DUNCAN LEWIS: I think, if you listened, we said we are going to try and be a R20 billion business by 2026 – that is really the dream and it is ambitious. We can certainly fund the growth in the short to medium term internally. We do have further expansion plans – whether it’s other services, other geographies – and if need be we can raise capital on the markets.

FIFI PETERS: And when will you know where the need [is]. What point, what kind of scenario needs to be presented to you for you to know that it is the right time to look to the market and look to your shareholders to raise capital?

DUNCAN LEWIS: We are concerned about the cost of money. We are conservative by nature and by and large our strategy is a client-led expansion strategy – whether it’s new markets or new services. And if an acquisition comes along that we think is complementary to our existing business, that’ll be the time to decide how and where we raise capital if necessary.

FIFI PETERS: Can I ask who some of your clients are? I was looking at your website and it talks about some blue-chip clients, really important people in the FMCG sector. I didn’t really get [all the] names. I was just intrigued as to who some of your customers are.

DUNCAN LEWIS: As you know, we operate in a consumer package, a good space. Our clients specialise in home care, personal care, snacking, treating and food. The clients locally would be the likes of Tiger Brands, for example, Pioneer Foods, Premier Brands. But also we do global businesses, for example Colgate Palmolive, Kimberly Clark, Pfizer, Beiersdorf – who are brand owners of Nivea – we do Reckitt Benckiser, British American Tobacco, Coca-Cola, Diageo, AB InBev. So we are very privileged to represent these brand owners.

FIFI PETERS: Really blue chip. They’re really big names, local and global names that you’ve mentioned.

But Duncan, you mentioned your concerns around the cost of money right now, and you’re talking about interest rates that are going up – and are going up because inflation is really high in most parts of the world. I’d like to understand how you are dealing with the pressures of inflation of costs, particularly being a player that’s responsible for moving goods around the continent where we know that’s not always the easiest thing to do because the roads are not always in the best conditions, and other supporting infrastructure is not necessarily up to scratch.

DUNCAN LEWIS: Obviously we are concerned about inflation – how it impacts shoppers and consumers. But I think what are we doing to mitigate that [is] we focus on, first of all, capability-building and a large part of that capability-building exercise is around the investment in technology. That is around making sure that we are mining efficiencies so that we are reducing the fat in the business, mining the wide spaces. And we have several initiatives in place around resource to prominent……8:20 models around making sure that we are more efficient tomorrow than today. So just a continuous journey.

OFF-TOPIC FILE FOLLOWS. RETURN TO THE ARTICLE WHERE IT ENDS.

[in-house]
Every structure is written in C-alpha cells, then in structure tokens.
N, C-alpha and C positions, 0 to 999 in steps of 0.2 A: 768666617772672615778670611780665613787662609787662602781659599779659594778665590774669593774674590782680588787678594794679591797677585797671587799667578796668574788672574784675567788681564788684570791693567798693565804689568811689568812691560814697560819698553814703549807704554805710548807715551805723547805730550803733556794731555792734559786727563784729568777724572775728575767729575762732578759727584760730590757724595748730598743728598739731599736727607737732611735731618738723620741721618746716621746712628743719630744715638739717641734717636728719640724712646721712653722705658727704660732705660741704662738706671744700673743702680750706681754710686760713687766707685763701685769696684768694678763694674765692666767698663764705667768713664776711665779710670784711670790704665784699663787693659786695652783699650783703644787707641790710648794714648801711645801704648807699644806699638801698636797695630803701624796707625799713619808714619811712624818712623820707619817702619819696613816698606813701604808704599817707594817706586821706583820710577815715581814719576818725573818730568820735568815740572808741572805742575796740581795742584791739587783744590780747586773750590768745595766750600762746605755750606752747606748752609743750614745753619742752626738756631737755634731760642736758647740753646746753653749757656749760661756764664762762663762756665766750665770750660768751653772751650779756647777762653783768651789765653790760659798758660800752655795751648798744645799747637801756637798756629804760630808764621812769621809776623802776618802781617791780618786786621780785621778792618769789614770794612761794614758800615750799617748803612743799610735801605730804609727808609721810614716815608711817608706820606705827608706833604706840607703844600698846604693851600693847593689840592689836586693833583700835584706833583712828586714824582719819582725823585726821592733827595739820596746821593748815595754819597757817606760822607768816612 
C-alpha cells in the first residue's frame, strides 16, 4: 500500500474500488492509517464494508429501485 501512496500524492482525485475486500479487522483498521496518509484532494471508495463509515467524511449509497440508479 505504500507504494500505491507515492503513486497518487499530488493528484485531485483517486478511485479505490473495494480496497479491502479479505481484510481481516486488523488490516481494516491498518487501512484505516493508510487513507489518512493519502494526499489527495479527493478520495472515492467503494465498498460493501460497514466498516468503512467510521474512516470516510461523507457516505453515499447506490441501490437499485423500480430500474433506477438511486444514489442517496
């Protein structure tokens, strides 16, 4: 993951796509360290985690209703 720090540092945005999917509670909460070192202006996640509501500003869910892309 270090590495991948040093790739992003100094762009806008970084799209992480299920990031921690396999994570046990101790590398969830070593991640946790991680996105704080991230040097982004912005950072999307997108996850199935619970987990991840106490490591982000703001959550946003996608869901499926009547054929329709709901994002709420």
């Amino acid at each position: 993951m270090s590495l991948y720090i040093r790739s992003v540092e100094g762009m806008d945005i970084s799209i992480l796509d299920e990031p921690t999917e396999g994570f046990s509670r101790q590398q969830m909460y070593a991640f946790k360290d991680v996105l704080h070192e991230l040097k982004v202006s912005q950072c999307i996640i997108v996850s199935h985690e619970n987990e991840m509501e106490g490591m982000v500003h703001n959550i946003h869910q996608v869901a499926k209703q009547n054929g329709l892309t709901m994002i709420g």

Our emphasis is around capability-building technology people to make sure that we mine the effectiveness and the efficiencies.

FIFI PETERS: Just lastly, what could your growth mean for jobs in South Africa and perhaps in the other markets in which you operate, just given that we know in most parts of South Africa as well as the rest of the continent it’s quite a sore issue right now?

DUNCAN LEWIS: Absolutely. I think the latest numbers of unemployment in South Africa are north of 45%, which is massively concerning. But we employ over 12 000 people in the eight countries where we operate and it stands to reason if we are able to grow our top line in a sustainable and profitable way naturally we [will be] employing more people. And so I think that our story is a good one as far as future employment is concerned. Our job is to make sure we just do the right things and, if we do the right things, it’ll manifest in the right results and the benefit of that is employing more people in these regions.

FIFI PETERS: All right, Duncan, thanks very much for your time and your patience with us. We are certainly looking forward to tracking your growth and engaging you along that journey. That was Duncan Lewis, the CEO of CA Sales, the latest member on the Johannesburg Stock Exchange main board today.